The Retention Sub-group of the Fall 2020 Safe Return Team was charged to consider options to support the retention of all eligible Worcester State Spring 2020 students to Fall 2020.
One recommendation included a return to fall classes with multiple flexible delivery options, including:
Students’ technology needs were identified as numerous and likely to affect retention. The sub-group recommended that the University seek additional laptops and internet hotspots for future students in need (both available through the Emergency Fund). Additionally, students should be allowed on-campus in pre-determined spaces, outdoor spaces, and their personal vehicles to utilize the on-campus wireless internet signal.
Providing timely and accurate information concerning Worcester State University’s fall 2020 Safe Return to Campus is the responsibility of the Office of Communications and Marketing (MARCOM). MARCOM created a short-term COVID-19 communication plan (March through May) that included a dedicated COVID-19 website, and is working on a long-term Safe Return to Campus strategic communications plan that started in May and continues to the present. The Safe Return to Campus plan included a dedicated website. Articulating the plan via email, website, press release, photo opportunity, social media and other means is currently in process.
Elements of both plans included:
The Communications subgroup reviewed several topics and suggestions for awareness including the use of video content, increased distribution of student-written stories from The New Worcester Spy, podcasts, faculty, student, alumni and donor stories, that promote COVID-19 resiliency, and how the student emergency fund is helping all students that are in need.
External Relations links Worcester State to external organizations providing COVID-19-related support including:
While the focus of efforts has turned to a safe return to on-campus instruction and activities in accordance with our plan, we will continue to provide public health information related to the pandemic to our community.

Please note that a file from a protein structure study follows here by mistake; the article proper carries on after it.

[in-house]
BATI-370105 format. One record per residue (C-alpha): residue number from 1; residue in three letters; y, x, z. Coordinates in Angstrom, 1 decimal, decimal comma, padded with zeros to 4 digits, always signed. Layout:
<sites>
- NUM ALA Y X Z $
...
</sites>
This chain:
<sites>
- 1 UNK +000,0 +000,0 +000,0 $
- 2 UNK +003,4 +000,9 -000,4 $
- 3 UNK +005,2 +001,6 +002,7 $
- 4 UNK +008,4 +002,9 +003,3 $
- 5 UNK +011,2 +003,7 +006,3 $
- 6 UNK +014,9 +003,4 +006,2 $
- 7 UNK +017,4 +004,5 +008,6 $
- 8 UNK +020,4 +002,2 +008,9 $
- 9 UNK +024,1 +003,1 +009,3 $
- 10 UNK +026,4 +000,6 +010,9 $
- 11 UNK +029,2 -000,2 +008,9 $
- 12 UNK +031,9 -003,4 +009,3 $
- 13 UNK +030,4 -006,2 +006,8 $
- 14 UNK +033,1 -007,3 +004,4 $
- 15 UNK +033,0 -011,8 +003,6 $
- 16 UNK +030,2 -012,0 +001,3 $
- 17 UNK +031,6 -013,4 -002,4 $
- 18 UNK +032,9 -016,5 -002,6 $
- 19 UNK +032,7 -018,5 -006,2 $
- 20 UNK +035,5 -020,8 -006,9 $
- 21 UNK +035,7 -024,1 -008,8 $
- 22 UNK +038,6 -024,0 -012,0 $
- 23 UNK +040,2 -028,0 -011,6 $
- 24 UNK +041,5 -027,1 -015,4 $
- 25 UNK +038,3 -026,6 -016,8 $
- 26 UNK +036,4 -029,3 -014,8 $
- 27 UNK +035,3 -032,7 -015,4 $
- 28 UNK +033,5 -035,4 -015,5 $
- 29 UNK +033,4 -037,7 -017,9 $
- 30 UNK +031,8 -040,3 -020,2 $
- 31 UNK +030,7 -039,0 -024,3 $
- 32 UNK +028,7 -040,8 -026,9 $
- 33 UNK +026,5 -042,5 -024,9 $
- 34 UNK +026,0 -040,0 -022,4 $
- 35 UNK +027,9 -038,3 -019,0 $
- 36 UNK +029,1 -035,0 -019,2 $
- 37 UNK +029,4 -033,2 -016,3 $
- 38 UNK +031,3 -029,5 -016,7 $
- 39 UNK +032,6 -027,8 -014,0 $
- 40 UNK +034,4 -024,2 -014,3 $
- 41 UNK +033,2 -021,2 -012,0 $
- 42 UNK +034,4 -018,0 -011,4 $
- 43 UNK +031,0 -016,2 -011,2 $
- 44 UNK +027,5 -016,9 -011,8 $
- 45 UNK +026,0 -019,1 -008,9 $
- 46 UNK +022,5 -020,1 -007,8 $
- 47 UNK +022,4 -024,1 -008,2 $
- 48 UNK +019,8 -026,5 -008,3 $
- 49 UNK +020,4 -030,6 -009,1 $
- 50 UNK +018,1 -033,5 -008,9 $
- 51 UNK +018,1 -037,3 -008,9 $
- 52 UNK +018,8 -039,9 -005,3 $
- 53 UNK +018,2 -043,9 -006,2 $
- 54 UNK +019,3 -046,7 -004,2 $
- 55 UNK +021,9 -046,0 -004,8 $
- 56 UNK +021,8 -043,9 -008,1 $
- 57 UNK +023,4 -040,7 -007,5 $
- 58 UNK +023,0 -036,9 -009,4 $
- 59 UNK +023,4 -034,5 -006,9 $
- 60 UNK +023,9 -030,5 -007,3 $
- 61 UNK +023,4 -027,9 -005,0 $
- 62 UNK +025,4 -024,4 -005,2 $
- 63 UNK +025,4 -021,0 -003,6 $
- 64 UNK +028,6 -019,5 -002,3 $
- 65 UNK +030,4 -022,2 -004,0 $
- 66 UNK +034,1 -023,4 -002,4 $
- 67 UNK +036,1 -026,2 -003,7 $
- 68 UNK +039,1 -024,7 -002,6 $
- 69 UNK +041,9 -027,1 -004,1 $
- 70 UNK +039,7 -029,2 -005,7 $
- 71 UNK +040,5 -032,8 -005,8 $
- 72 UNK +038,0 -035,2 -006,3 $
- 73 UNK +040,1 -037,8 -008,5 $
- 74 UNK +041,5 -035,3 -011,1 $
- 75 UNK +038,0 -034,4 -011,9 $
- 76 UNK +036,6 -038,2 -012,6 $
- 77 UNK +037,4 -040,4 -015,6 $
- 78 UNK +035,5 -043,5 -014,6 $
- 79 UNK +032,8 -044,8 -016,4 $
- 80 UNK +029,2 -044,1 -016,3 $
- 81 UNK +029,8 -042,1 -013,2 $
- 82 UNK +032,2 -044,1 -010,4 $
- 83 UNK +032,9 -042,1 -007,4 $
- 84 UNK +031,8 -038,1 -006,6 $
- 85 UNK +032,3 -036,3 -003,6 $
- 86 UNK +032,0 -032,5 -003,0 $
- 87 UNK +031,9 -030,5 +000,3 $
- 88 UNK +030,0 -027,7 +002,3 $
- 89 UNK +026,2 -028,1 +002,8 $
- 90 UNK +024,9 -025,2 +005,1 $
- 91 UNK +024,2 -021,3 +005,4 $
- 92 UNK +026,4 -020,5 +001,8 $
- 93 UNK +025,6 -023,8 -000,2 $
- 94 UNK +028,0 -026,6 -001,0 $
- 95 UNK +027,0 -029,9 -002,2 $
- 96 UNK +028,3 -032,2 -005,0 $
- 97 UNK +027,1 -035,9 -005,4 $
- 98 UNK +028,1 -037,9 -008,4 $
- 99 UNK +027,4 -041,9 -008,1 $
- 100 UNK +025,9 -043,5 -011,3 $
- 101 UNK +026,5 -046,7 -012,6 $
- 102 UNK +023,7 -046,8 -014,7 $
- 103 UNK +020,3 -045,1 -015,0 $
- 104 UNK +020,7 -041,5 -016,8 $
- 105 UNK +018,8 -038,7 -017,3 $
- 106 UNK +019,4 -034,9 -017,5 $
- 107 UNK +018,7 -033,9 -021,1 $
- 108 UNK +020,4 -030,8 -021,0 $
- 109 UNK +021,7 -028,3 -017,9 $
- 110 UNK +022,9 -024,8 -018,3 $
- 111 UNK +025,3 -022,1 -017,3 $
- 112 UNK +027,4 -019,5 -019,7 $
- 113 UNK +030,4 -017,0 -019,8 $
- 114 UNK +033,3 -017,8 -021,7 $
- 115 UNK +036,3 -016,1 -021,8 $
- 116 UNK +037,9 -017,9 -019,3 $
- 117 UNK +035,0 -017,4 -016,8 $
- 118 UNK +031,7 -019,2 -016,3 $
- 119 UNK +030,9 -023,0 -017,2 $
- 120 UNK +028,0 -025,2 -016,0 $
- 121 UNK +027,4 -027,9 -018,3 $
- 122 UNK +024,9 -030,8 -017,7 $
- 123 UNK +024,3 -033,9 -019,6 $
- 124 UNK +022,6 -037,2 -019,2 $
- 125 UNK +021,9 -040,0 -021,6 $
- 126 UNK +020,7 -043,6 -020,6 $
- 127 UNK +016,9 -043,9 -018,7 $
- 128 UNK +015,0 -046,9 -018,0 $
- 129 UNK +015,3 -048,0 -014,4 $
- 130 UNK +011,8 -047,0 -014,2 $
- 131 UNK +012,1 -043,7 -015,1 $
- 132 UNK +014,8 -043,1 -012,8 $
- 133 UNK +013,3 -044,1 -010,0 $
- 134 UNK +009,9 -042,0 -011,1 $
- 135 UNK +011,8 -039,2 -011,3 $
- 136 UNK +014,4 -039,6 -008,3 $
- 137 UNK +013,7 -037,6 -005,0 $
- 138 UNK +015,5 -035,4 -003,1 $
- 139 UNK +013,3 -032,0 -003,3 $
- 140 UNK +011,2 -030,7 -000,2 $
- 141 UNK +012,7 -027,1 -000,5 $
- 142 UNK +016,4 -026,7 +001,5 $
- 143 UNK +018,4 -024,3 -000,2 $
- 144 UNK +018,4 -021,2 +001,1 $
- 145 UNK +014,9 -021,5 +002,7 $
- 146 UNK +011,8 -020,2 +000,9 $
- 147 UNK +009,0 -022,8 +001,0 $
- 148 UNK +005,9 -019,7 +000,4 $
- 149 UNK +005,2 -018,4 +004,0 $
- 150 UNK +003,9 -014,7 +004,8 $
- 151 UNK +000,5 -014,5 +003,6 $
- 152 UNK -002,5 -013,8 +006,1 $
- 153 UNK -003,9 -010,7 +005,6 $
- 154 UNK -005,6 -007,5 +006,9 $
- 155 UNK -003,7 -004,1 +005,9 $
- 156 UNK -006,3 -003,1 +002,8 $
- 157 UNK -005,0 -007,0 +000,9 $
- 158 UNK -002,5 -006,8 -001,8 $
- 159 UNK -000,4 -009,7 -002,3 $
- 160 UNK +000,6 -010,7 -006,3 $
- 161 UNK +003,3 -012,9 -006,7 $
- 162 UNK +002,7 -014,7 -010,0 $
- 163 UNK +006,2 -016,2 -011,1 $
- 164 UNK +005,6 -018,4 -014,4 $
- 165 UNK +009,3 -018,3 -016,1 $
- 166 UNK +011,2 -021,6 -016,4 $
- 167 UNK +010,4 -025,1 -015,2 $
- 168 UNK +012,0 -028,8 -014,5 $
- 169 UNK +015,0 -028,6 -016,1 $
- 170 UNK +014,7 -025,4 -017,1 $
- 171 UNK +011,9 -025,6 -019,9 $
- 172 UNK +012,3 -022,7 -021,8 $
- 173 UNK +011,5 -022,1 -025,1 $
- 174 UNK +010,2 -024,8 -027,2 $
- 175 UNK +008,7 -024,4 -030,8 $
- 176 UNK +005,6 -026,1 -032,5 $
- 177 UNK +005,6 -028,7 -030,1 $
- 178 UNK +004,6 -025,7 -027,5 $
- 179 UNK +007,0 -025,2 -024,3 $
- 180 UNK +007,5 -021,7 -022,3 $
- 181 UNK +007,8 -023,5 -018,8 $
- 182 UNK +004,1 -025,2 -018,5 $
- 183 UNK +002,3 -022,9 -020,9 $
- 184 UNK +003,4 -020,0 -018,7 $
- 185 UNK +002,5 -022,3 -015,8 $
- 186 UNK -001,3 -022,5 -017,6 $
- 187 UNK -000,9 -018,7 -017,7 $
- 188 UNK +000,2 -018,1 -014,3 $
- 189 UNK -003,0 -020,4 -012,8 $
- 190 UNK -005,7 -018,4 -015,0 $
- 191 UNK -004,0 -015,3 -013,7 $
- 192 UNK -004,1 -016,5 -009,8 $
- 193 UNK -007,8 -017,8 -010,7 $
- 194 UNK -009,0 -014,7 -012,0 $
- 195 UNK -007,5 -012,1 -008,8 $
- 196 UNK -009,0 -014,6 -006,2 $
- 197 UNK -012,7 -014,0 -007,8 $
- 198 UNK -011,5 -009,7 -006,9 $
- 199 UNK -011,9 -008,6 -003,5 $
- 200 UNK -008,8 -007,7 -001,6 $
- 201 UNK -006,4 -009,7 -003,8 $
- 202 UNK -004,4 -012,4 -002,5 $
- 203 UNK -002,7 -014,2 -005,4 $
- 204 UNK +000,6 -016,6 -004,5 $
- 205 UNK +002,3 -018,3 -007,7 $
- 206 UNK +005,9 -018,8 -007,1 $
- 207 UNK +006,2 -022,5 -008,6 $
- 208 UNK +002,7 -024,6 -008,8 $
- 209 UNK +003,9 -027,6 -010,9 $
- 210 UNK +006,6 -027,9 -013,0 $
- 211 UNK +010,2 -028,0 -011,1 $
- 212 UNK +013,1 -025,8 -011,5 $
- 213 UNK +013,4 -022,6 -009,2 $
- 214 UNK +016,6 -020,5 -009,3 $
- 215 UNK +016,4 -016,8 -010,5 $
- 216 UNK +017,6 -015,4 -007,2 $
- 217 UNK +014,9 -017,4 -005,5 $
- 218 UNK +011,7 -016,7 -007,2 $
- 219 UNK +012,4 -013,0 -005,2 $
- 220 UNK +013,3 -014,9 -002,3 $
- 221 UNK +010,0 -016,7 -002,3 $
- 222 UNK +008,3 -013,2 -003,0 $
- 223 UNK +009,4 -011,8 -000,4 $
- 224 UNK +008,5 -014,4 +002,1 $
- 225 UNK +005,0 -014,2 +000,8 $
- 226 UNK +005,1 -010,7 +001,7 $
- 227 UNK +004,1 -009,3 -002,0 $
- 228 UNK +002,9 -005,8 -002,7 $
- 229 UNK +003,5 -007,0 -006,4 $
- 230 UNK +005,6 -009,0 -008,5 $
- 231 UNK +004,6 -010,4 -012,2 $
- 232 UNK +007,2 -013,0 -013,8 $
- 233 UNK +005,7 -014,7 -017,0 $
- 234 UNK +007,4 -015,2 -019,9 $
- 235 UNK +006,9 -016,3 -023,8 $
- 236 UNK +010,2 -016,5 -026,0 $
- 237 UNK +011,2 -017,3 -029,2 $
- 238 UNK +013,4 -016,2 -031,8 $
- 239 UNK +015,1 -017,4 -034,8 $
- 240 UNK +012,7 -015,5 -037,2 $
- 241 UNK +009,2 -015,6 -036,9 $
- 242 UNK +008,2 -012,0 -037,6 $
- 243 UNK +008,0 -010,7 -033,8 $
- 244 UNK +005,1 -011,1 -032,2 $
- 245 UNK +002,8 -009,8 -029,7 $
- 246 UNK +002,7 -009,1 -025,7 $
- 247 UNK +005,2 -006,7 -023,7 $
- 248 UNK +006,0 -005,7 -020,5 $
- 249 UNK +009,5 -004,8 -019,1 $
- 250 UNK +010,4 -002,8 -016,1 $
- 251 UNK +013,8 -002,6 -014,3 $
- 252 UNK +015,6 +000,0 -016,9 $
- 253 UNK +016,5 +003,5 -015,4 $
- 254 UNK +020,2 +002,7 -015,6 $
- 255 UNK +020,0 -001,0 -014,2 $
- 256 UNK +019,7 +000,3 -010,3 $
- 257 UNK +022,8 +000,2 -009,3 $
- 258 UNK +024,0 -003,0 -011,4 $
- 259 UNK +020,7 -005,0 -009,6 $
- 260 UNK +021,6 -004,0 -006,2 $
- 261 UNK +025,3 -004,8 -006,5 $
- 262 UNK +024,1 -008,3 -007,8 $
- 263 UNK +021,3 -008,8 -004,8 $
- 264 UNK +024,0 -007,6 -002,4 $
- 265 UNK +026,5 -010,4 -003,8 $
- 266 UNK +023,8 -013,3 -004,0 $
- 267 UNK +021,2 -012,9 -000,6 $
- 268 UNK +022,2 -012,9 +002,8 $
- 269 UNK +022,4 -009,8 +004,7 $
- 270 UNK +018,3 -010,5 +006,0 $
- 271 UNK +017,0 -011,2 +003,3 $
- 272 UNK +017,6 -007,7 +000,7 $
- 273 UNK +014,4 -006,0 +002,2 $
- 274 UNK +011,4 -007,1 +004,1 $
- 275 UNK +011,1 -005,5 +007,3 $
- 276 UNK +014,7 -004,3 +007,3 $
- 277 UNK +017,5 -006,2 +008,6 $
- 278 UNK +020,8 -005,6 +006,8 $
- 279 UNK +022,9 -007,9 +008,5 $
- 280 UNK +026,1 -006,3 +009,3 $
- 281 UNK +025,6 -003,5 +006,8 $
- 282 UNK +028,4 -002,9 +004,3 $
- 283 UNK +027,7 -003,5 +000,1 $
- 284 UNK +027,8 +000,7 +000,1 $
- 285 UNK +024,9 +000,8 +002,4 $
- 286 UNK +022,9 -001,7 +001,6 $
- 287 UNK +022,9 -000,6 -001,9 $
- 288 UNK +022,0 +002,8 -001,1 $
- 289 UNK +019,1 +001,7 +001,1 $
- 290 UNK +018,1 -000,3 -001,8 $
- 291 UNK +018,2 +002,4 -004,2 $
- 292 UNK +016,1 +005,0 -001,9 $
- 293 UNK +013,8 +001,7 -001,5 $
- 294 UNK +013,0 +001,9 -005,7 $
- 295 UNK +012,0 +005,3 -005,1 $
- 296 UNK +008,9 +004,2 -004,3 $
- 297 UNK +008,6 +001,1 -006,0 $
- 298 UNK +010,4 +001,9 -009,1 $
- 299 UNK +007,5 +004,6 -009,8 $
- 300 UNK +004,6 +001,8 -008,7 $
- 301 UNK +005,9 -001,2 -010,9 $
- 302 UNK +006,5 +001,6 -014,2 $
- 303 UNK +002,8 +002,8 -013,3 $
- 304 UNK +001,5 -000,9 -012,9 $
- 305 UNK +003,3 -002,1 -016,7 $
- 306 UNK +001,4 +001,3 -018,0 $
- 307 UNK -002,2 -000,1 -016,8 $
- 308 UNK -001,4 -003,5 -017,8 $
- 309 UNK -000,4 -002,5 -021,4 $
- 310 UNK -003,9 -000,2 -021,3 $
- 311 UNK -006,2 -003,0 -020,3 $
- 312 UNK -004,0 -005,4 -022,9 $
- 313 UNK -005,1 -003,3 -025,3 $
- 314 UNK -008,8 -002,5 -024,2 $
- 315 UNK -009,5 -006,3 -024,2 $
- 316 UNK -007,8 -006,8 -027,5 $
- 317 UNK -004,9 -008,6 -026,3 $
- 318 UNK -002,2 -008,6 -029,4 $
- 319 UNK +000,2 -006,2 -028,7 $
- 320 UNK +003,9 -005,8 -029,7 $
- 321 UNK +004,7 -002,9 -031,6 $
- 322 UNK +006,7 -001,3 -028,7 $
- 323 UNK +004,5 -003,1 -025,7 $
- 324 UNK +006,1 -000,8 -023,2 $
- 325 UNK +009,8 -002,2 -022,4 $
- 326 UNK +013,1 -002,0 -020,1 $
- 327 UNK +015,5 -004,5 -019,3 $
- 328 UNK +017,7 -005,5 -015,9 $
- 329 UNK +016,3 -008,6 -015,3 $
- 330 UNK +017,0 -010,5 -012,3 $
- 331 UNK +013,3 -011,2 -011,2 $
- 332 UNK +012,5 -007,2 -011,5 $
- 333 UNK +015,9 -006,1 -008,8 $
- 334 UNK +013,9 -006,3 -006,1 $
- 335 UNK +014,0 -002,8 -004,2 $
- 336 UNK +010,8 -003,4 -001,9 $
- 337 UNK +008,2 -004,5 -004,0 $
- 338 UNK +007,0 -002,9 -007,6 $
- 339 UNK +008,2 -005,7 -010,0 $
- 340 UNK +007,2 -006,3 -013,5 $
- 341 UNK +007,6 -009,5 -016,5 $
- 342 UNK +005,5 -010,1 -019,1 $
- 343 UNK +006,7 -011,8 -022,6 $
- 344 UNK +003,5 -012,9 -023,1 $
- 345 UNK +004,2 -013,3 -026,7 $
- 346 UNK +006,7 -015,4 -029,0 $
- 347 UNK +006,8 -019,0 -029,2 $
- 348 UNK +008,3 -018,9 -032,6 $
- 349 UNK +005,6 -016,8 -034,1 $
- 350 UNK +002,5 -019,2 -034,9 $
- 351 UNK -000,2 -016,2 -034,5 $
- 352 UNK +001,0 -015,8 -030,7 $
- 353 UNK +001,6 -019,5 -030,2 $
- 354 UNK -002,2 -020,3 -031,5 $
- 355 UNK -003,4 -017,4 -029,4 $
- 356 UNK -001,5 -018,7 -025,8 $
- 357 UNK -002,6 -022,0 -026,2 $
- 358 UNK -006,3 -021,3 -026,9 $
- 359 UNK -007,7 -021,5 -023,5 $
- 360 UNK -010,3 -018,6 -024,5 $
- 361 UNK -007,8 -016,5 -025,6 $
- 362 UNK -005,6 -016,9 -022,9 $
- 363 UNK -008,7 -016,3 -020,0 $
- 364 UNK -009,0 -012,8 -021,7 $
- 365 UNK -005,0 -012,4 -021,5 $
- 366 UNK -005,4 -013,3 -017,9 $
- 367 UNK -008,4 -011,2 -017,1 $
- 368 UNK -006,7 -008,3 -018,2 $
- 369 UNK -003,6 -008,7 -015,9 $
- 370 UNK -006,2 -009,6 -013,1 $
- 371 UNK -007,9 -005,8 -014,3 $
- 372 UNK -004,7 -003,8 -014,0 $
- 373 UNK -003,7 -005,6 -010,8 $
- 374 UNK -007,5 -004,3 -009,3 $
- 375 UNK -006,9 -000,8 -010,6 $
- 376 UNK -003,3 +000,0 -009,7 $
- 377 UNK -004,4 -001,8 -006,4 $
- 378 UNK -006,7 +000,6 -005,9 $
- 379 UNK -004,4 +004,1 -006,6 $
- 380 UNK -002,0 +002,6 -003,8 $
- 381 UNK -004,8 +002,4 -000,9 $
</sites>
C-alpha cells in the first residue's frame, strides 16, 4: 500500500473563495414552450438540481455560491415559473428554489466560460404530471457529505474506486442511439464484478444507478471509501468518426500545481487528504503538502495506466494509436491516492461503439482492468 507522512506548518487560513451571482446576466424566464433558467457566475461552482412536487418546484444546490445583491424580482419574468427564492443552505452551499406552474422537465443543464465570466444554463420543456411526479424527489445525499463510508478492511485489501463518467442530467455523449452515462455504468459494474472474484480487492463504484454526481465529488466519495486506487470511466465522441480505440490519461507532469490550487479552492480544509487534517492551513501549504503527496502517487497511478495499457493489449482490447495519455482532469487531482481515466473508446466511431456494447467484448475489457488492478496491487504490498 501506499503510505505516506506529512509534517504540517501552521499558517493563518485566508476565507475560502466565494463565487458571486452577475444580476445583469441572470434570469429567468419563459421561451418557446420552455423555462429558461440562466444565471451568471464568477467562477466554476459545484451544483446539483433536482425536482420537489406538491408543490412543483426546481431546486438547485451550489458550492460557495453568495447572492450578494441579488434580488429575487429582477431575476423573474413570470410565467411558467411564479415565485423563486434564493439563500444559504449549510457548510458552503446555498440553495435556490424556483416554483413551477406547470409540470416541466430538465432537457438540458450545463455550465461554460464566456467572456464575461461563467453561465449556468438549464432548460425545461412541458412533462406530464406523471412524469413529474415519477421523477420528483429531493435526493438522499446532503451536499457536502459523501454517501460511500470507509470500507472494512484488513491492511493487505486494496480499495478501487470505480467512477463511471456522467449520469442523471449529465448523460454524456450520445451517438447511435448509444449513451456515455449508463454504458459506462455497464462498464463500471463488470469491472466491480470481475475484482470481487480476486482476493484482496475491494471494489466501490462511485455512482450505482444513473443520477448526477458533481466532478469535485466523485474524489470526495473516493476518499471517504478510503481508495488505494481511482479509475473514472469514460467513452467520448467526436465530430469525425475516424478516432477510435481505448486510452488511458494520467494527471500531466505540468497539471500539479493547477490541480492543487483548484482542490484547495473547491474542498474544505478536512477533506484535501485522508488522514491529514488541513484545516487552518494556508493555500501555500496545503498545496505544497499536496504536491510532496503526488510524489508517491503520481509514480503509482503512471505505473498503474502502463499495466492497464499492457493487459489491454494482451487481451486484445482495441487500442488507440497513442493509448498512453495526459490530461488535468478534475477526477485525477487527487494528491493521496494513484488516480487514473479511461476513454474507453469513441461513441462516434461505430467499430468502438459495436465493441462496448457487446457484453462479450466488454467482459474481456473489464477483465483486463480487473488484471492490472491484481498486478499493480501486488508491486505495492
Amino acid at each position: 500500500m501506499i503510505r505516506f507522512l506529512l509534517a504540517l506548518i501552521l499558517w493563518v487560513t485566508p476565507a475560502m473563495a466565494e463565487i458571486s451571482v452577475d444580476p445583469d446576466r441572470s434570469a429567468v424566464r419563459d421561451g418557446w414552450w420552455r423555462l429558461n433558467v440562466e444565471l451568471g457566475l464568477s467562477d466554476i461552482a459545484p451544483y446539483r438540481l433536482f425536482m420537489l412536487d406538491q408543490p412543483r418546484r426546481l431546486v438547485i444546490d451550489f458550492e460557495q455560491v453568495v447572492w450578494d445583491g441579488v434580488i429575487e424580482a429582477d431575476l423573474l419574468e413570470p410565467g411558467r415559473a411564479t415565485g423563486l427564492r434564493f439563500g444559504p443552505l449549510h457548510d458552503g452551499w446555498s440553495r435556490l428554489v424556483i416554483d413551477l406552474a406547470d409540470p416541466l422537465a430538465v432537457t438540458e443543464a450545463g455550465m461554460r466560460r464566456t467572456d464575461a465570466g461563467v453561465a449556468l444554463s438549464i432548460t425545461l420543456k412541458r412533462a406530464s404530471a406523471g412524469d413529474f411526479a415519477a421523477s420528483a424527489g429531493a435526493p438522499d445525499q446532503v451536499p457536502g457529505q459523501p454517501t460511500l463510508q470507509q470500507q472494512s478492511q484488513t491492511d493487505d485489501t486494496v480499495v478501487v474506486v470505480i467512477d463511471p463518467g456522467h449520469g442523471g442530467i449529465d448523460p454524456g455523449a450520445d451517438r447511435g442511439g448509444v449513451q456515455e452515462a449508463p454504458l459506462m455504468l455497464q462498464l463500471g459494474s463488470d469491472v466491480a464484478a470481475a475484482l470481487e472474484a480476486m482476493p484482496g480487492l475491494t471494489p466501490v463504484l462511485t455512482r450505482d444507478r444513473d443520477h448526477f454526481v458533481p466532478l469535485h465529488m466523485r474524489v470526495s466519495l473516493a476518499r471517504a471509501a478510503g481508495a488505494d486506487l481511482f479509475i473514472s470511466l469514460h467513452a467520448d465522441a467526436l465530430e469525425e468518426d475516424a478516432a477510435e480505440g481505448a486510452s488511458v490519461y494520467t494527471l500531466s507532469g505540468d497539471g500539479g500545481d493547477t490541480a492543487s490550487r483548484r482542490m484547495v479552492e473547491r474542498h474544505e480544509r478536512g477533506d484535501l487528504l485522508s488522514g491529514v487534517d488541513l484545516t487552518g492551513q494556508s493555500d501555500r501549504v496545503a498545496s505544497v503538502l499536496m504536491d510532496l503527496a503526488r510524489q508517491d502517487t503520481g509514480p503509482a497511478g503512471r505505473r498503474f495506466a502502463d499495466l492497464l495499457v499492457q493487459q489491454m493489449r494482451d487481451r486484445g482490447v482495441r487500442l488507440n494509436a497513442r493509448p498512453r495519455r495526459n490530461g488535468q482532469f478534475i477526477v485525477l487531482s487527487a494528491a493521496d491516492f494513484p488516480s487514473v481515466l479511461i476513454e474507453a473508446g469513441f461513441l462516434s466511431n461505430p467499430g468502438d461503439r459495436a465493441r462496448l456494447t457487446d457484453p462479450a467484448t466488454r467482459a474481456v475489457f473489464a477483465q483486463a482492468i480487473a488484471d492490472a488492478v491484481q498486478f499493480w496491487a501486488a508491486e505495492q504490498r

The Safe Return to Campus plan is responsive to both state and federal guidelines, and therefore more information will be available as we progress towards September 2, 2020. These Frequently Asked Questions will be updated and expanded on an ongoing basis, and will provide information to all constituents of our community - students, faculty, and staff.
Note: As we compile additional responses to add to these FAQs, please direct questions you may have to firstname.lastname@example.org. We will identify common areas of inquiry and use them to provide answers here.
The health of the Worcester State community is our shared responsibility. Signage around campus will remind students, staff, and faculty of the need to continue social distancing and to wear masks at all times. Plexiglass will be installed in public-facing offices and enhanced cleaning procedures will be implemented.
Updated: 07/09/2020 1:00pm
This Safe Return Plan is contingent on reaching and staying at Phase 3 of the state’s Safe Opening Plan. Changing conditions and guidance from federal and state health officials may also affect these plans.
Updated: 06/18/2020 8:00am
Yes, IT staff is working remotely but all services are available to students, faculty and staff either by phone or online at https://www.worcester.edu/it. Wifi access is available on campus for all devices and computer labs will be open following state and Worcester State protocols for social distancing, masks, and temperature checks.
We are planning to open both retail locations and the main dining hall for the fall semester. Worcester State's food service provider, Chartwells, has developed an extensive safe return plan for students, faculty and staff.
The Sheehan Dining Room will be reserved for residential students only. Dining hall tables have been distanced for safety and assigned dining times by building have been established to ensure the space is not overcrowded. Students living in the residence halls are welcome to pick up to-go options at any time during and outside their assigned time. Students living on campus may also visit any of the retail locations.
Commuter students will have the option to visit one of the retail locations on campus.
Faculty and staff are also welcome to visit one of the retail locations on campus.
Chartwells has invested in technology that allows all Worcester State community members to place a to-go order ahead of time. Customers will also have the option for grab-and-go items at food service locations.
Detailed information regarding dining services will be emailed to the campus community at the end of July.
The Wellness Center is planning for student use only in the fall. A detailed operations plan has been submitted and outlines the daily cleaning procedures and safety protocols. Wellness Center staff will continue to offer a blended approach with virtual and in-person programs and services. The virtual classes are open to any member of the Worcester State community. At this time, guests will not be allowed in the Wellness Center.
Any face covering that covers your mouth and nose and fits snugly around your face can be used.
Disposable masks will be available at central locations.
HVAC systems will be set to run continuously (rather than based on typical building occupancy timeframes) to prevent the build up of stale air. Air filters will be replaced with MERV 13 rated filters, per CDC guidelines.